“My answer to this question - and I think almost any good doctor's answer to this question - is almost always ‘Yes,’” Dr. Doggett said. “I think it's fair for a patient to ask this question if he or she needs validation, and the doctor should freely give that validation. Everyone is different, and a wide range of emotions could be ‘normal’ in any given situation.”
While having a range of emotions is totally normal, and you shouldn’t be shy to talk about them with your doctors, it is important to realize your mental health is part of your physical health. Understand that certain changes in mood or emotions might indicate an underlying health problem. Hormonal shifts, endocrine system problems, diet, and lifestyle can all affect your mood. Yet many people feel embarrassed by their emotions and mood swings. Make your mental health a topic of discussion with your doctor. Be sure to ask about:
- Recent changes in your mood, particularly if you experience very intense moods.
- Whether any mental health symptoms might play a role in your physical health. For instance, there is a link between depression and chronic pain.
- Steps you can take to improve your mental health.
- Whether you should consider seeing a therapist or psychiatrist.
4. Does my sex life reveal something about my health?
Many people think age-related changes to sexual health are unavoidable. Women might mistakenly believe sex has to hurt after menopause, while men see erectile dysfunction as an unpleasant but inevitable fact of growing old. In fact, your sex life provides valuable clues to your overall health. Erectile dysfunction, for instance, can be a sign of heart disease.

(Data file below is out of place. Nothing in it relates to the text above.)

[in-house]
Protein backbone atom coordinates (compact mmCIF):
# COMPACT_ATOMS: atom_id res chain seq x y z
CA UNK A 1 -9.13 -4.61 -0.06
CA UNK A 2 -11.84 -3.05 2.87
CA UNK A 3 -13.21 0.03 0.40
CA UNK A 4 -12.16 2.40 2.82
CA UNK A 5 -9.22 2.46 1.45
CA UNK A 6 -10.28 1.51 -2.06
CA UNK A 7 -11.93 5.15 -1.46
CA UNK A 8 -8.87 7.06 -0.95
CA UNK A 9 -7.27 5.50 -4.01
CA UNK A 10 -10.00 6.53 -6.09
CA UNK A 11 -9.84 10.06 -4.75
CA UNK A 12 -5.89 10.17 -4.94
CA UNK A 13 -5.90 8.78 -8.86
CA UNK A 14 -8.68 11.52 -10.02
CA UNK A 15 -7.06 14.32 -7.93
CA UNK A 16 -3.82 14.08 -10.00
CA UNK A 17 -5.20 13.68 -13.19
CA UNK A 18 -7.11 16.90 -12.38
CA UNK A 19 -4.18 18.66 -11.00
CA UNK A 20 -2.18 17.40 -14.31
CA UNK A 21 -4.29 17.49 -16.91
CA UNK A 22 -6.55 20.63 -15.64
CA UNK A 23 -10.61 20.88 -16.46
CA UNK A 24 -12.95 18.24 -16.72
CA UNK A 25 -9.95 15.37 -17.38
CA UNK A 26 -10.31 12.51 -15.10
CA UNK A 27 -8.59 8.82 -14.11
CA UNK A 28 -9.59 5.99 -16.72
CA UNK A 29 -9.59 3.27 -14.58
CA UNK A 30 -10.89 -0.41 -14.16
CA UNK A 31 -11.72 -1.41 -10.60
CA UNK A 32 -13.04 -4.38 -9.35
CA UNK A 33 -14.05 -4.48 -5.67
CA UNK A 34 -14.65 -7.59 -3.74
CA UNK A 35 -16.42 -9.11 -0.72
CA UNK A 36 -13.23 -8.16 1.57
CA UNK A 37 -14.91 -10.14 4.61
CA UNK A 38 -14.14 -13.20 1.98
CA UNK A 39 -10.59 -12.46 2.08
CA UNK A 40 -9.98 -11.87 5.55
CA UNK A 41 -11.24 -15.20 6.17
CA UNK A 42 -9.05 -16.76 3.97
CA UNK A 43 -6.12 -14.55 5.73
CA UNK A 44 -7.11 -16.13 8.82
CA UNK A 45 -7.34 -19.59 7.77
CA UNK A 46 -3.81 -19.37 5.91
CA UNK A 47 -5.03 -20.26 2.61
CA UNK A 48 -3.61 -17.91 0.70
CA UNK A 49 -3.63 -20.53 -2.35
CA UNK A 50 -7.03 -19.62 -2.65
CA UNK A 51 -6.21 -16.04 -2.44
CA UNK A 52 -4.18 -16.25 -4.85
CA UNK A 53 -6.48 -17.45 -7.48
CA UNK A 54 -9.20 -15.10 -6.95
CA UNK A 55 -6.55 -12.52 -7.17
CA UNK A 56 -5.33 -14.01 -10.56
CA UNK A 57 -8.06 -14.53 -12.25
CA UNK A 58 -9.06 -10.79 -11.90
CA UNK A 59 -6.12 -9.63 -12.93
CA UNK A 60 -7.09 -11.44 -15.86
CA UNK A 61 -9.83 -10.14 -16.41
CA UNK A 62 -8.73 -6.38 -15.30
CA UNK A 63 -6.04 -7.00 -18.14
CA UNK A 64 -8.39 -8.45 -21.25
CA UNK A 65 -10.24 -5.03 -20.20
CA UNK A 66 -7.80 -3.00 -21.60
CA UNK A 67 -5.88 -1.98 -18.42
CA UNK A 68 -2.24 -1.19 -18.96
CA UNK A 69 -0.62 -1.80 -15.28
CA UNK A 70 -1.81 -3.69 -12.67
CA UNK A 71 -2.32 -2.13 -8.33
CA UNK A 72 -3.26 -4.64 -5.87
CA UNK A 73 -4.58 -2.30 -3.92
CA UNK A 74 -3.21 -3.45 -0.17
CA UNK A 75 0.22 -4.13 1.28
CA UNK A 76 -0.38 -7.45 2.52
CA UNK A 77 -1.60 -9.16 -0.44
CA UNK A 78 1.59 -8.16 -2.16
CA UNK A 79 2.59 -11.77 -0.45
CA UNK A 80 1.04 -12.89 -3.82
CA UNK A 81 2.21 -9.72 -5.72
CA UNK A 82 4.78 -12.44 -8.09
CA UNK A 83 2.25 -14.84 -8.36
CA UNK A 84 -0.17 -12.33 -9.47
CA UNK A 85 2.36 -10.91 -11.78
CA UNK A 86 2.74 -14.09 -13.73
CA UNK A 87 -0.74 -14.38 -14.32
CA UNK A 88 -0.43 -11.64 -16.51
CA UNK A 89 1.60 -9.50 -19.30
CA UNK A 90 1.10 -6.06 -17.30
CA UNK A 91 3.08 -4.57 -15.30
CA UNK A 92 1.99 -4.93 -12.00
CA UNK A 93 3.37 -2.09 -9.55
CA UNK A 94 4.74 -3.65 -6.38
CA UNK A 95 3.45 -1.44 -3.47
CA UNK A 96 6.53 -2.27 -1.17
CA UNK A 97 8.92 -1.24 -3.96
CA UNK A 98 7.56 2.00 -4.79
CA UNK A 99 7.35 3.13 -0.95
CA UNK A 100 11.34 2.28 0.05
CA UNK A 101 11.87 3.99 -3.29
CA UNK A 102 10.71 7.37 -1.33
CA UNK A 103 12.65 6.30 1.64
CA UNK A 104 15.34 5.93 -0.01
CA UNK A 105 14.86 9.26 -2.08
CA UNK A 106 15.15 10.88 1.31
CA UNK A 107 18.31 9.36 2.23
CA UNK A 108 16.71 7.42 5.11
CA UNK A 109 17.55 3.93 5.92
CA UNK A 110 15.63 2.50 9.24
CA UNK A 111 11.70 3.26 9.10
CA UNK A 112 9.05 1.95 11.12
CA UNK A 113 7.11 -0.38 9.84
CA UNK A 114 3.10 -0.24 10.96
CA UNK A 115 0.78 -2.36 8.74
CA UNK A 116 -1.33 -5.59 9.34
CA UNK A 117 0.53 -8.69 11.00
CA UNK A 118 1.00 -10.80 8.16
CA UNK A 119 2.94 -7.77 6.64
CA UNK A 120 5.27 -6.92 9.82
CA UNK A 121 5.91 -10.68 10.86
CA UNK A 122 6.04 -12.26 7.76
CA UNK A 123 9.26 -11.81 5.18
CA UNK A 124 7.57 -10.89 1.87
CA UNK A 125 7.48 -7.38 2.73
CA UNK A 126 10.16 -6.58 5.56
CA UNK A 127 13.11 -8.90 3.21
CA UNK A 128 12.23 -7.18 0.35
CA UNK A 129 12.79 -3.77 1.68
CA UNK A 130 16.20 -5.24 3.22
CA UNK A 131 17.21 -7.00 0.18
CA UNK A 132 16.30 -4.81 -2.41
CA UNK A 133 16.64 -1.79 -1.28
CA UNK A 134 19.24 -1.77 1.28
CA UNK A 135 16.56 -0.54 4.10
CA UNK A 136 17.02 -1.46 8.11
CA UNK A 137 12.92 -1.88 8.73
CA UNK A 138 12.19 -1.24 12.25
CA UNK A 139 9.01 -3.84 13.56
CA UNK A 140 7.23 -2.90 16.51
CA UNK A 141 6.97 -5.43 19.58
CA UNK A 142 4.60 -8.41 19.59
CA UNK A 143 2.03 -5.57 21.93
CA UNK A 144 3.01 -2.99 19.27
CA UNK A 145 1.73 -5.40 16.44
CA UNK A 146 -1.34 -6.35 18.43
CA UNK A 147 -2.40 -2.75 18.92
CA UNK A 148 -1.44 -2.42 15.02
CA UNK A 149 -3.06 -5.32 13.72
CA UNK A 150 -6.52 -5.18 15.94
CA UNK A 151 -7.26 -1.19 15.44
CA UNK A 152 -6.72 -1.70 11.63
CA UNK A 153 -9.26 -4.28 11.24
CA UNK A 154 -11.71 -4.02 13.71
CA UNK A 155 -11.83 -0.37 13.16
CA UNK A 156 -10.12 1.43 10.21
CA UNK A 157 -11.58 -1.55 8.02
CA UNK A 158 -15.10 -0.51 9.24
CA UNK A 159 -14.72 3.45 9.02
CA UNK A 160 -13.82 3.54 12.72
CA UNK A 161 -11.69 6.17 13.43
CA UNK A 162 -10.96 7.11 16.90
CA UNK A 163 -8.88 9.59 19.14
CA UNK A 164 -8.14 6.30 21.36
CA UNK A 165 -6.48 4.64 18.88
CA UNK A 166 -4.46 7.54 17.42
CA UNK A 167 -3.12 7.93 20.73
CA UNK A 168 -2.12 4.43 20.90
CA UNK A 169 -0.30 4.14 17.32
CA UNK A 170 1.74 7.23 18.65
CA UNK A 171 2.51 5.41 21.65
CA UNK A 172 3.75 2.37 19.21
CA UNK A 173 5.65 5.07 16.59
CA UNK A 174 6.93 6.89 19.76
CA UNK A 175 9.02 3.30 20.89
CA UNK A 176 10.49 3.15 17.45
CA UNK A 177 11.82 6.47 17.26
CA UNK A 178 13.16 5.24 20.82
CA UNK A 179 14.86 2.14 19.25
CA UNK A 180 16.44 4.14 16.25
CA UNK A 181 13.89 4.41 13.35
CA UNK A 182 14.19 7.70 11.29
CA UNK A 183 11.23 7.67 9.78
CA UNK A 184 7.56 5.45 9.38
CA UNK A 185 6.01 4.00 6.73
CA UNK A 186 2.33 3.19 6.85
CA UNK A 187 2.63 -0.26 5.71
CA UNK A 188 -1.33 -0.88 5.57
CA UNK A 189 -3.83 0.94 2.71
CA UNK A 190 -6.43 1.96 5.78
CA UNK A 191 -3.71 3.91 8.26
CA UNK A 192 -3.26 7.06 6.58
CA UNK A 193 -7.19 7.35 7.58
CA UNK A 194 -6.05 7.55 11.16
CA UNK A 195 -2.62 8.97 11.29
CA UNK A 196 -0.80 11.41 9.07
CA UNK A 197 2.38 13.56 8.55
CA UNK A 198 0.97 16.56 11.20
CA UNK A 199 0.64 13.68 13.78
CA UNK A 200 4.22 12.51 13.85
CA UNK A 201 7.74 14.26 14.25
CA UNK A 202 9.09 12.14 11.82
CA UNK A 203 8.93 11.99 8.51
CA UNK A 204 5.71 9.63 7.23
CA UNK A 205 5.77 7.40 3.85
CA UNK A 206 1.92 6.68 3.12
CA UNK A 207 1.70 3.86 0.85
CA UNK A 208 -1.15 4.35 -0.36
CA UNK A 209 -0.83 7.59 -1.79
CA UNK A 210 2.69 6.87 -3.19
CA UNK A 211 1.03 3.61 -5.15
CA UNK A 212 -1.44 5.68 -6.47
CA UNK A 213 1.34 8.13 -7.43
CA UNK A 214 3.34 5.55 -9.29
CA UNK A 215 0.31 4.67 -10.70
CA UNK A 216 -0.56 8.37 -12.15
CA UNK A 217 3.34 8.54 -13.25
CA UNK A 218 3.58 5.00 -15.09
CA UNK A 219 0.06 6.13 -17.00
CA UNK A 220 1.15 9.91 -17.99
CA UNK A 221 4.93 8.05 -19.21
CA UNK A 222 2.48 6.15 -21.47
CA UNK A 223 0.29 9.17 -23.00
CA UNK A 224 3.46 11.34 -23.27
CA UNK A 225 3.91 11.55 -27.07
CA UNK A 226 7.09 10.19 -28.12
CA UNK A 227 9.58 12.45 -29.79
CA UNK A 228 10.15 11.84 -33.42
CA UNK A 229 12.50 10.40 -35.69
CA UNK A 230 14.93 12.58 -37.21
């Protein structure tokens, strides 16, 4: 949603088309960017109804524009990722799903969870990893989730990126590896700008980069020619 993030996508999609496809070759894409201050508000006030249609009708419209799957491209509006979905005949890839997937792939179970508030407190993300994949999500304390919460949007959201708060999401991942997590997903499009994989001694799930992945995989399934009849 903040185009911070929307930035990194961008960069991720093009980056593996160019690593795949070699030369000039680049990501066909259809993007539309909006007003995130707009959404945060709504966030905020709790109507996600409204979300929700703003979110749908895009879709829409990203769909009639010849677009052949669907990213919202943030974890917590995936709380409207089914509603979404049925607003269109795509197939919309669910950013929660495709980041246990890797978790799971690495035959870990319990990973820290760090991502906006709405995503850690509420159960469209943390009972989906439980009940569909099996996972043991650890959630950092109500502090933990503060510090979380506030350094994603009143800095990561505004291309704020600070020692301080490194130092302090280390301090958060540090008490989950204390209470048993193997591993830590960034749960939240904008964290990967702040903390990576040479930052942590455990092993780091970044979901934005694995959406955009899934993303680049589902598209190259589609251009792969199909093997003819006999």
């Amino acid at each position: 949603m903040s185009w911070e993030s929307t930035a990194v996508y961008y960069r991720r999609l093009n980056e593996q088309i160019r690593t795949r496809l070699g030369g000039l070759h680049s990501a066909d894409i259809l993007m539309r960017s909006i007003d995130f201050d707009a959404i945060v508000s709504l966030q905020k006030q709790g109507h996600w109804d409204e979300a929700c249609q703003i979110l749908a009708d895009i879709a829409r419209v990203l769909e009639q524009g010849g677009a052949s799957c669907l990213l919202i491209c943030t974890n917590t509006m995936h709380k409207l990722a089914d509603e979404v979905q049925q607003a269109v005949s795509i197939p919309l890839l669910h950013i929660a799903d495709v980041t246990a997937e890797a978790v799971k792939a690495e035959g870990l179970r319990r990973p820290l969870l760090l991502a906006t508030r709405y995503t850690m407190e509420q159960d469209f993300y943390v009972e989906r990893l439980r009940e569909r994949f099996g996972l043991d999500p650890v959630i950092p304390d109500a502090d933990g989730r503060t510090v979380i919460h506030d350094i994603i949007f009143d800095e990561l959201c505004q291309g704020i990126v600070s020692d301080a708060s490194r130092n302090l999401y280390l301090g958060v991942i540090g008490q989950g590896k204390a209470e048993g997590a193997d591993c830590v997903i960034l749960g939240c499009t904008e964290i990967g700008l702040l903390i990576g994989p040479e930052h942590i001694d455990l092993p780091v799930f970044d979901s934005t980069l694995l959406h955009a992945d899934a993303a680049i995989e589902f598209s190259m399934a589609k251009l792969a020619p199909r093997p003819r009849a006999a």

Even when sexual difficulties are technically normal — such as an age-related decrease in libido — there’s often plenty you can do to change things. Ask your doctor about:
- Changes in libido, particularly if they appear unconnected to your relationship or stress level.
- Pain during sex.
- Difficulty sustaining an erection or having an orgasm during sex.
5. What are my biggest health risk factors — and can I change them?
You need to know your personal health risk factors — whether it’s a strong family history of cardiovascular disease or those extra 30 pounds you’ve carried for the last 10 years. Ask your doctor about these risk factors, as well as what you can do to reduce their impact. Even if something is genetic, it may remain partially within your control. Some research suggests that exercise can reduce the risk of developing Alzheimer’s disease among people with a genetic risk.
6. How can we customize treatment to meet my health goals?